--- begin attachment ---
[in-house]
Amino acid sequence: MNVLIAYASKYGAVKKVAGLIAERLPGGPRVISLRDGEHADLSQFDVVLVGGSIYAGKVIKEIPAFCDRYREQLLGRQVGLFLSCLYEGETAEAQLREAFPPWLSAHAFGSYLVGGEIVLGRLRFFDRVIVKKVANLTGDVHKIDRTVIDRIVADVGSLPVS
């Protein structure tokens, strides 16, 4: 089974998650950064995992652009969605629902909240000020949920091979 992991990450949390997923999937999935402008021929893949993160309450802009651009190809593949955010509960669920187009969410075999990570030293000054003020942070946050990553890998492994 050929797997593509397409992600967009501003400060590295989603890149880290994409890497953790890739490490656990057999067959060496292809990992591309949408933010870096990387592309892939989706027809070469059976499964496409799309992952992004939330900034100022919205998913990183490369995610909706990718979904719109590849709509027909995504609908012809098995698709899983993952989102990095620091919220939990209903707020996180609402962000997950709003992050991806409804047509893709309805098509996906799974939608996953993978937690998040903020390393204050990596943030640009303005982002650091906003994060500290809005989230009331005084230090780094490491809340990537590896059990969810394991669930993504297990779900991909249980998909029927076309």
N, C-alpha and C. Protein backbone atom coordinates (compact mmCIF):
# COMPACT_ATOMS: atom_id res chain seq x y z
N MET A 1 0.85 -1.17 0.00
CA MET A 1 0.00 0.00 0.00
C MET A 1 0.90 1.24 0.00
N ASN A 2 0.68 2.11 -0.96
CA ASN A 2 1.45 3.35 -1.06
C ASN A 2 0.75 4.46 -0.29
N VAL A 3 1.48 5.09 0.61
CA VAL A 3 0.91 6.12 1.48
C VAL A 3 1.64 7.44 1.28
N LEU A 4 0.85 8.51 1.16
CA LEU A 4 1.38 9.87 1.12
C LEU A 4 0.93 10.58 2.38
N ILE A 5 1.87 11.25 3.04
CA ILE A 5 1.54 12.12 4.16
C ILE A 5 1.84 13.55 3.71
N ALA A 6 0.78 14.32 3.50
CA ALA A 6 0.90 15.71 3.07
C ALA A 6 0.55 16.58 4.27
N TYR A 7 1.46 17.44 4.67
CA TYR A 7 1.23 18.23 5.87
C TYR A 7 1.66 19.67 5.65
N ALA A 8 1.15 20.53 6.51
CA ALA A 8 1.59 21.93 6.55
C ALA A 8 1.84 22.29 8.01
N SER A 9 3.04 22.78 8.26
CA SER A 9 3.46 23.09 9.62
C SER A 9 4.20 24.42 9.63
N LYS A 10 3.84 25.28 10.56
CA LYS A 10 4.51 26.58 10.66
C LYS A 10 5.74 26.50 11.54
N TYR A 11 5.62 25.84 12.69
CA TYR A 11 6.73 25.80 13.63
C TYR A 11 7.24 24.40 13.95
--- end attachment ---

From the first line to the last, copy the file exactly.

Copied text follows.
[in-house]
Amino acid sequence: MNVLIAYASKYGAVKKVAGLIAERLPGGPRVISLRDGEHADLSQFDVVLVGGSIYAGKVIKEIPAFCDRYREQLLGRQVGLFLSCLYEGETAEAQLREAFPPWLSAHAFGSYLVGGEIVLGRLRFFDRVIVKKVANLTGDVHKIDRTVIDRIVADVGSLPVS
């Protein structure tokens, strides 16, 4: 089974998650950064995992652009969605629902909240000020949920091979 992991990450949390997923999937999935402008021929893949993160309450802009651009190809593949955010509960669920187009969410075999990570030293000054003020942070946050990553890998492994 050929797997593509397409992600967009501003400060590295989603890149880290994409890497953790890739490490656990057999067959060496292809990992591309949408933010870096990387592309892939989706027809070469059976499964496409799309992952992004939330900034100022919205998913990183490369995610909706990718979904719109590849709509027909995504609908012809098995698709899983993952989102990095620091919220939990209903707020996180609402962000997950709003992050991806409804047509893709309805098509996906799974939608996953993978937690998040903020390393204050990596943030640009303005982002650091906003994060500290809005989230009331005084230090780094490491809340990537590896059990969810394991669930993504297990779900991909249980998909029927076309």
N, C-alpha and C. Protein backbone atom coordinates (compact mmCIF):
# COMPACT_ATOMS: atom_id res chain seq x y z
N MET A 1 0.85 -1.17 0.00
CA MET A 1 0.00 0.00 0.00
C MET A 1 0.90 1.24 0.00
N ASN A 2 0.68 2.11 -0.96
CA ASN A 2 1.45 3.35 -1.06
C ASN A 2 0.75 4.46 -0.29
N VAL A 3 1.48 5.09 0.61
CA VAL A 3 0.91 6.12 1.48
C VAL A 3 1.64 7.44 1.28
N LEU A 4 0.85 8.51 1.16
CA LEU A 4 1.38 9.87 1.12
C LEU A 4 0.93 10.58 2.38
N ILE A 5 1.87 11.25 3.04
CA ILE A 5 1.54 12.12 4.16
C ILE A 5 1.84 13.55 3.71
N ALA A 6 0.78 14.32 3.50
CA ALA A 6 0.90 15.71 3.07
C ALA A 6 0.55 16.58 4.27
N TYR A 7 1.46 17.44 4.67
CA TYR A 7 1.23 18.23 5.87
C TYR A 7 1.66 19.67 5.65
N ALA A 8 1.15 20.53 6.51
CA ALA A 8 1.59 21.93 6.55
C ALA A 8 1.84 22.29 8.01
N SER A 9 3.04 22.78 8.26
CA SER A 9 3.46 23.09 9.62
C SER A 9 4.20 24.42 9.63
N LYS A 10 3.84 25.28 10.56
CA LYS A 10 4.51 26.58 10.66
C LYS A 10 5.74 26.50 11.54
N TYR A 11 5.62 25.84 12.69
CA TYR A 11 6.73 25.80 13.63
C TYR A 11 7.24 24.40 13.95